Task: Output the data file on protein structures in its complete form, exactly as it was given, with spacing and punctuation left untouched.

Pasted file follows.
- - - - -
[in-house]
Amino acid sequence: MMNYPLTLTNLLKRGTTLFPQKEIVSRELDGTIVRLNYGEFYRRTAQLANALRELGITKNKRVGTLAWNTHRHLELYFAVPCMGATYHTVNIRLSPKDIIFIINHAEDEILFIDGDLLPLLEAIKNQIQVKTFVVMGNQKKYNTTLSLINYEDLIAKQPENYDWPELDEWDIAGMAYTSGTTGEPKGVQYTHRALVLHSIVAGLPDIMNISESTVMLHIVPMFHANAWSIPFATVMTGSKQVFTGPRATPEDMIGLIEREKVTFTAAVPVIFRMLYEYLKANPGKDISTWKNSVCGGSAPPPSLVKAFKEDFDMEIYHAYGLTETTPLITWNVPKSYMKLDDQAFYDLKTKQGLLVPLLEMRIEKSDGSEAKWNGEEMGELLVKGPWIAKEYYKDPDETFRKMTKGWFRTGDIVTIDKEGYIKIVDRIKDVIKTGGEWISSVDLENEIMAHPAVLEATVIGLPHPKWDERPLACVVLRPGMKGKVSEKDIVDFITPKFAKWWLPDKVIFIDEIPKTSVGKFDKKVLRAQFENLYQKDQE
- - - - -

[in-house]
Amino acid sequence: MMNYPLTLTNLLKRGTTLFPQKEIVSRELDGTIVRLNYGEFYRRTAQLANALRELGITKNKRVGTLAWNTHRHLELYFAVPCMGATYHTVNIRLSPKDIIFIINHAEDEILFIDGDLLPLLEAIKNQIQVKTFVVMGNQKKYNTTLSLINYEDLIAKQPENYDWPELDEWDIAGMAYTSGTTGEPKGVQYTHRALVLHSIVAGLPDIMNISESTVMLHIVPMFHANAWSIPFATVMTGSKQVFTGPRATPEDMIGLIEREKVTFTAAVPVIFRMLYEYLKANPGKDISTWKNSVCGGSAPPPSLVKAFKEDFDMEIYHAYGLTETTPLITWNVPKSYMKLDDQAFYDLKTKQGLLVPLLEMRIEKSDGSEAKWNGEEMGELLVKGPWIAKEYYKDPDETFRKMTKGWFRTGDIVTIDKEGYIKIVDRIKDVIKTGGEWISSVDLENEIMAHPAVLEATVIGLPHPKWDERPLACVVLRPGMKGKVSEKDIVDFITPKFAKWWLPDKVIFIDEIPKTSVGKFDKKVLRAQFENLYQKDQE